1.     Train

Now that you know why you’re training and what you’re training, how are you going to do it?

“I wanted to improve and I sought out someone who I thought was one of the greatest.”

While you probably won’t be able to train full time in a private gym, you are not totally lacking resources. There are experts in individual skills all around you in your teammates, opponents, coaches, and in online videos; seek them out and model them.

I worked on one thing or I worked on two things and tried to improve each and every day.”

This is the “secret” to improvement. It takes dedication and daily work to grow skills. You have to build habits around deliberate practice.  Don’t do stuff; intentionally train your body and build muscle memory.

The training video is a great example. It’s fascinating. The first thing that jumps out is the nearly incomprehensible athleticism of these guys, most of which was genetically given to them. And yet, the movements that look so natural for Olajuwon look so awkward for James at first. Even if you’re one of the best, most skilled athletes in the world, you are what you train to be. Embrace the everyday nature of the training that will transform your game.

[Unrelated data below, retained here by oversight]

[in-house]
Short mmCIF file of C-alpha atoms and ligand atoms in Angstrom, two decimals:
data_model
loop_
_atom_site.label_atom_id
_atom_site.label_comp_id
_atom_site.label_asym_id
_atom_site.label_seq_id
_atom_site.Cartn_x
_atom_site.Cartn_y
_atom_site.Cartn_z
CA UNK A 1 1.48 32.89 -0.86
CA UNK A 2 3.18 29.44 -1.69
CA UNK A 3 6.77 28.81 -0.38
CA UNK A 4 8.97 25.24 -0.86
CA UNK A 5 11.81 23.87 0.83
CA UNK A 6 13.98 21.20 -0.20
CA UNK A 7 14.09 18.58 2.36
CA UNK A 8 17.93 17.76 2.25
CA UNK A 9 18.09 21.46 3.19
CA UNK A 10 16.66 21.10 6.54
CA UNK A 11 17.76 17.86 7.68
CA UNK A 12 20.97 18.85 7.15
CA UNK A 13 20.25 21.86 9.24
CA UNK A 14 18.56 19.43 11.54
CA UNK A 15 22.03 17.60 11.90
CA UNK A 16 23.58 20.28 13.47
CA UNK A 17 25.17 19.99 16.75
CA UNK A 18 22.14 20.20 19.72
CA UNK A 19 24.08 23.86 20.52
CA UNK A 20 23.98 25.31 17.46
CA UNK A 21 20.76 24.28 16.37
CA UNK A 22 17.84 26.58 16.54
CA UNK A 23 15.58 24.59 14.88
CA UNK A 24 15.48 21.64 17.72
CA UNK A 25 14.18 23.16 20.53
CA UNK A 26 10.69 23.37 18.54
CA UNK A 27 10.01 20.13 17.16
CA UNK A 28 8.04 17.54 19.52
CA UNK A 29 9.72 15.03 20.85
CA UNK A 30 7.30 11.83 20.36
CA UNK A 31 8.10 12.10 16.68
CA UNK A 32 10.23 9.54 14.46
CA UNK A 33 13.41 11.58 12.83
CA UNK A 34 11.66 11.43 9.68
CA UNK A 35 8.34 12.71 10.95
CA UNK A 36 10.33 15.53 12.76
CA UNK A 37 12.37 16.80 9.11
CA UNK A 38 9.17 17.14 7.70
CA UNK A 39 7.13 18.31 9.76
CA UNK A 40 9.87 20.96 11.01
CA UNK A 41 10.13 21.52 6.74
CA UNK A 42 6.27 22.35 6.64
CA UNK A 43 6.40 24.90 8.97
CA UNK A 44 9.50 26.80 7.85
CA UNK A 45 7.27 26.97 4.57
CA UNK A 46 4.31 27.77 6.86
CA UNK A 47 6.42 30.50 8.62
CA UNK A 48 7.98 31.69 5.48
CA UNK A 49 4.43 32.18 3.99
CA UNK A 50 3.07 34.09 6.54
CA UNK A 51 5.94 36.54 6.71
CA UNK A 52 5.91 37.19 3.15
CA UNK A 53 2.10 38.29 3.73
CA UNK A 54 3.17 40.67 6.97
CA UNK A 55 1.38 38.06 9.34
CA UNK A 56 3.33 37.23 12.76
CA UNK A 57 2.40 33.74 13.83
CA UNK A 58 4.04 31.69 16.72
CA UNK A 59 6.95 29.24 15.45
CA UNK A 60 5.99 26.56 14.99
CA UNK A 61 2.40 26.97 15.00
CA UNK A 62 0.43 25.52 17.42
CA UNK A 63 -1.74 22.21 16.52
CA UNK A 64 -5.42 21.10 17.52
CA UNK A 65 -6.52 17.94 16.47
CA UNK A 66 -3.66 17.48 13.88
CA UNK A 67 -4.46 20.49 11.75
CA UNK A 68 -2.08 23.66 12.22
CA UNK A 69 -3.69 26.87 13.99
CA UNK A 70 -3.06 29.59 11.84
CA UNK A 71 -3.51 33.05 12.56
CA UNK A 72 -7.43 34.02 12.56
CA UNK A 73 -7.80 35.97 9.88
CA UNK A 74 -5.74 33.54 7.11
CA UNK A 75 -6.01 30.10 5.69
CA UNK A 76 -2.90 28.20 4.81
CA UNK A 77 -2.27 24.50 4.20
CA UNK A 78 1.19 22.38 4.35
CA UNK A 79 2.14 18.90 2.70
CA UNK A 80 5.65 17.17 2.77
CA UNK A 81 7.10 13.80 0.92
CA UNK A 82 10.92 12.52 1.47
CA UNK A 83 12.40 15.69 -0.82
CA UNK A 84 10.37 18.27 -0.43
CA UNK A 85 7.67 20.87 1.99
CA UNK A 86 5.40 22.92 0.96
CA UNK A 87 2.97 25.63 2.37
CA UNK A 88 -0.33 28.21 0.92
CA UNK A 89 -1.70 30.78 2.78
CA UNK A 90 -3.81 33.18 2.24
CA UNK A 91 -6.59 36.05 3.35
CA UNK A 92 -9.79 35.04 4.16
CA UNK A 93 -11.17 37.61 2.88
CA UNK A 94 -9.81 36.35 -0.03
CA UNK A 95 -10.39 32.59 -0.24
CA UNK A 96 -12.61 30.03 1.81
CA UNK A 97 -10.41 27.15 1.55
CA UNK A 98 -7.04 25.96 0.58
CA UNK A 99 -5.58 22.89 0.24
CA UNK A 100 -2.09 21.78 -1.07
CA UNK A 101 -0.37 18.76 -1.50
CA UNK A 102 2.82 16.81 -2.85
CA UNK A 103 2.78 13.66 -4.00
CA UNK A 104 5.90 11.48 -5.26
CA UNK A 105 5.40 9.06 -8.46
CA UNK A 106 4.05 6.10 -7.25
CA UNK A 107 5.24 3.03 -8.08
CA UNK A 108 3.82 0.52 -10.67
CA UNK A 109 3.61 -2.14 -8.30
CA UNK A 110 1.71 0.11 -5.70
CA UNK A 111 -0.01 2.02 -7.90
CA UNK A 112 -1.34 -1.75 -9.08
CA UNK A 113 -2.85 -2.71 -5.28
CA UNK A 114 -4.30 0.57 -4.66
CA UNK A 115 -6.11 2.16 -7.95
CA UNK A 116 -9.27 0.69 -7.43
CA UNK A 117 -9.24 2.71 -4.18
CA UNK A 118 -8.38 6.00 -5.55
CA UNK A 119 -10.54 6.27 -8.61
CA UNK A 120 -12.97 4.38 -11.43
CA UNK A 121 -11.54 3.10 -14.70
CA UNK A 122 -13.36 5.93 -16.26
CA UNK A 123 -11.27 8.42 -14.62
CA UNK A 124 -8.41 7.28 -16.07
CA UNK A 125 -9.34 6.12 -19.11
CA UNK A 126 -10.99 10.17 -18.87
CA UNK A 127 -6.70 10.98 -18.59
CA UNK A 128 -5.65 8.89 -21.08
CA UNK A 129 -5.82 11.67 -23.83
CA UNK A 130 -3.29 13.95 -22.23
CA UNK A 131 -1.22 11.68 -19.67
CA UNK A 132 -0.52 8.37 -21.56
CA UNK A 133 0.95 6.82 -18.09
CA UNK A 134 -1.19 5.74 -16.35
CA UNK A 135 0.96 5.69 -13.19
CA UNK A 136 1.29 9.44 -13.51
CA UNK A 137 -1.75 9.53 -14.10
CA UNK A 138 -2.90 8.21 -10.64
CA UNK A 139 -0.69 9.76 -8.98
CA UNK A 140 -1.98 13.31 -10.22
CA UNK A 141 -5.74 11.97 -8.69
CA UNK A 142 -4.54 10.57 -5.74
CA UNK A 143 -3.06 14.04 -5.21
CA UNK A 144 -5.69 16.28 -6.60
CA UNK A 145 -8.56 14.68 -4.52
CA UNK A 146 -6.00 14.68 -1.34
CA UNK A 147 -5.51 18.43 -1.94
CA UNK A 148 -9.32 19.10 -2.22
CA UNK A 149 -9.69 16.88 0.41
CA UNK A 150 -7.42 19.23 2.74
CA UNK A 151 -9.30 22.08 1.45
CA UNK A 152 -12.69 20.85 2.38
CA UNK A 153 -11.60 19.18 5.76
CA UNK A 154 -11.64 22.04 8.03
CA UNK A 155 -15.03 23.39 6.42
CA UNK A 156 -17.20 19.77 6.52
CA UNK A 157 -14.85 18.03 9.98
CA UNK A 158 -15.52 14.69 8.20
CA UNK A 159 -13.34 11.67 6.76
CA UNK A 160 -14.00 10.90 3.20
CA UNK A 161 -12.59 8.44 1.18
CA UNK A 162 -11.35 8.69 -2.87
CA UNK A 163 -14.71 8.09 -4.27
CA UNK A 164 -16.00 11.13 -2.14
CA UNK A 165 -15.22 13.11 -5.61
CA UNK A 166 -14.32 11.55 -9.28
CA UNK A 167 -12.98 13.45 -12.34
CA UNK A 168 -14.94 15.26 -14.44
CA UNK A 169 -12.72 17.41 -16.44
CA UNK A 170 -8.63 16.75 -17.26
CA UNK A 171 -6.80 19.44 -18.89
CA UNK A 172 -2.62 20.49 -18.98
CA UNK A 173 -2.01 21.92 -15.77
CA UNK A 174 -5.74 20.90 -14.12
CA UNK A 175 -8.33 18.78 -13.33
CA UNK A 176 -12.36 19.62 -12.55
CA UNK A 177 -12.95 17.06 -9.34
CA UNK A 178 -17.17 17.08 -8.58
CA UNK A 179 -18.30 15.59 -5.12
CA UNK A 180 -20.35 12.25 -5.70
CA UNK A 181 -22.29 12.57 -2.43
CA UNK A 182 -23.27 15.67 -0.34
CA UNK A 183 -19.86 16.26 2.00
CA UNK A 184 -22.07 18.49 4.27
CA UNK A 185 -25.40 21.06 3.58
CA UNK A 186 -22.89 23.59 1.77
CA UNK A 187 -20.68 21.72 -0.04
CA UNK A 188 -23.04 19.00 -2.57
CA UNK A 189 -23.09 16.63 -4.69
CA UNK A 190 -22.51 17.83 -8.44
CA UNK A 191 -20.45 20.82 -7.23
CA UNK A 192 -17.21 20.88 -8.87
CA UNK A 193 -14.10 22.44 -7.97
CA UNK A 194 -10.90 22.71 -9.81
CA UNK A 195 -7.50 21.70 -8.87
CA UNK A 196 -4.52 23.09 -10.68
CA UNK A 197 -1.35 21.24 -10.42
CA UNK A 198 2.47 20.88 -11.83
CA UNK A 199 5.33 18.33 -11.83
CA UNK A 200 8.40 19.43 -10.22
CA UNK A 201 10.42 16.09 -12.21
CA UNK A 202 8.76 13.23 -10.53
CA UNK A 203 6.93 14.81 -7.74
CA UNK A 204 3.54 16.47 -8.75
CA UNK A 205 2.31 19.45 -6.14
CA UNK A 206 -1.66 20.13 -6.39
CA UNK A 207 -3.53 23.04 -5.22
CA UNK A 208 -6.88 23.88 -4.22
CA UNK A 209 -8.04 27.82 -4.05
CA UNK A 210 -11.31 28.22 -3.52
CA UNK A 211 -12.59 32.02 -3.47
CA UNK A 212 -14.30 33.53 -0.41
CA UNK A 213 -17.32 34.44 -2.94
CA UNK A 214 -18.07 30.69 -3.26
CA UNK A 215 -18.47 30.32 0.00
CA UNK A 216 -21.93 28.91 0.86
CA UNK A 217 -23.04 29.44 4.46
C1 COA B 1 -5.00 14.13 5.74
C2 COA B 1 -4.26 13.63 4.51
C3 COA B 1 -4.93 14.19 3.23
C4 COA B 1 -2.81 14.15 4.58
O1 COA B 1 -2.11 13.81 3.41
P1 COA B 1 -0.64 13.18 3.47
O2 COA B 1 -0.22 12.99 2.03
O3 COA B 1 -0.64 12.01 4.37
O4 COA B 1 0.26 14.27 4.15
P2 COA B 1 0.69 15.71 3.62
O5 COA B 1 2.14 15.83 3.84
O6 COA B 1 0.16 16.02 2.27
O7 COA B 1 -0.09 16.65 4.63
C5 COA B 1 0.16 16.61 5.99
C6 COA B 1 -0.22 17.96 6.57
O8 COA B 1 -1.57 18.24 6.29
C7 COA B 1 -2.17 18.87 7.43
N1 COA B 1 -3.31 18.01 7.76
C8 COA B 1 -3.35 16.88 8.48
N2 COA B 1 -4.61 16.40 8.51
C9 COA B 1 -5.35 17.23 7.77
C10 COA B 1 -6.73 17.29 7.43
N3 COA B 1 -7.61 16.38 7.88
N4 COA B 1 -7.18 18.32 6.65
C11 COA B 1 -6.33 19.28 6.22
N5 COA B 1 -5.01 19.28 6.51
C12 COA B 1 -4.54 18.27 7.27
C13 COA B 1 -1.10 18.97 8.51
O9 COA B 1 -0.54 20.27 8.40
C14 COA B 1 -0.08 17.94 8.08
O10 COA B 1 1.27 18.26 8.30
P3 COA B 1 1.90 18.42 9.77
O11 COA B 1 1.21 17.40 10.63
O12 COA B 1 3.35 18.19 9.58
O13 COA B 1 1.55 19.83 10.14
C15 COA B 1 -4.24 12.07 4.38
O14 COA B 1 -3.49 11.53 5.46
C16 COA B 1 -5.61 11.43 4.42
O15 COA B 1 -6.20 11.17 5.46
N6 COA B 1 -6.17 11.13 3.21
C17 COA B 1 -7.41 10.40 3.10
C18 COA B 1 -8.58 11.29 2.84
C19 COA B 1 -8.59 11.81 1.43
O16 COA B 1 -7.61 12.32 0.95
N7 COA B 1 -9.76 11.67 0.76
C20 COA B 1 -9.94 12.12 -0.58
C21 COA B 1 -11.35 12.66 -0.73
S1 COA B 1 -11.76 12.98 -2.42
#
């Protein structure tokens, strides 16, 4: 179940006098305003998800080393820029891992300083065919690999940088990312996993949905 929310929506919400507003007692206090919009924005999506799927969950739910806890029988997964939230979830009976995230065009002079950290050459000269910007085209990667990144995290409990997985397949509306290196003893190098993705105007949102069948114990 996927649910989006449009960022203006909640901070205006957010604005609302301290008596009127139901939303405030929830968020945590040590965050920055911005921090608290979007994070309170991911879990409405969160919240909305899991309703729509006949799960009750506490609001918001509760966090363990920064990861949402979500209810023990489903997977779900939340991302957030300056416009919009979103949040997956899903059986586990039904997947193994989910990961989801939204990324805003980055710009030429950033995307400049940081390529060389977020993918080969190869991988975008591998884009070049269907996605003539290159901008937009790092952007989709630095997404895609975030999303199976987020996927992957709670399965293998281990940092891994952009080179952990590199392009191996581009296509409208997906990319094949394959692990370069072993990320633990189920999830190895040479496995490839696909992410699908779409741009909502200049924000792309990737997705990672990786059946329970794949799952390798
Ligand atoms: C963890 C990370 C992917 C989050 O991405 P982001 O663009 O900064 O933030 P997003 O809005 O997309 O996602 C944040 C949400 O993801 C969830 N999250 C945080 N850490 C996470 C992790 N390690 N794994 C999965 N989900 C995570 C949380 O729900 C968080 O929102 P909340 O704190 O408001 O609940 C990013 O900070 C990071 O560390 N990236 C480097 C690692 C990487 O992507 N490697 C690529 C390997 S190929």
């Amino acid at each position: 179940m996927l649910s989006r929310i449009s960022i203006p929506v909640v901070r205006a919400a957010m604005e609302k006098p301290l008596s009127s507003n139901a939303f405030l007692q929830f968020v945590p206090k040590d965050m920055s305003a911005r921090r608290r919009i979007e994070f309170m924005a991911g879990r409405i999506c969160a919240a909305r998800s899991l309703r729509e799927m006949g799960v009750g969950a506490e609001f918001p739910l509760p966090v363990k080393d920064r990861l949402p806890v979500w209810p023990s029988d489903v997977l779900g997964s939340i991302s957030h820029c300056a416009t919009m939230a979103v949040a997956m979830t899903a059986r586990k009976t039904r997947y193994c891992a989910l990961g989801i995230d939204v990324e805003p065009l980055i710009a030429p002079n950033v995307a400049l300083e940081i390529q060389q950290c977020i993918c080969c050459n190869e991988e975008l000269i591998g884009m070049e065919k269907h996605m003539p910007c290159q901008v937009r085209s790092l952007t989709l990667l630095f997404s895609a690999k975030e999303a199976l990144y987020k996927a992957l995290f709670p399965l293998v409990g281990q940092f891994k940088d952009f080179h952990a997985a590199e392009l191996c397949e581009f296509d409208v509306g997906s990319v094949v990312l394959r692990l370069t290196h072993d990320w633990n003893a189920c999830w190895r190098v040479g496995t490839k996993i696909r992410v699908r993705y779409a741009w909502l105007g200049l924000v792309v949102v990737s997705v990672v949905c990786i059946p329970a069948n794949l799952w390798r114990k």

• RISEUPmario

    Hey Mike, absolutely love this article. I really related to your ‘skill rubric’ idea, a tool to help you self assess and see the next step. I’ve been working on an idea to create one of these for the general ultimate public. After working with players all over the world, I arrived at a 4 level scale connected to 4 common terms.

    1. Beginner
    2. Intermediate
    3. Advanced
    4. Elite

    I’ve generally found these four terms to be generally accepted all over the world to define level of skill. Defining these terms is certainly a challenge, but that’s true of any good rubric. Self assessing at a 2.5 would mean “I’m at an intermediate level, but close to advanced”. I love how you talk about using your own context as a player to define success.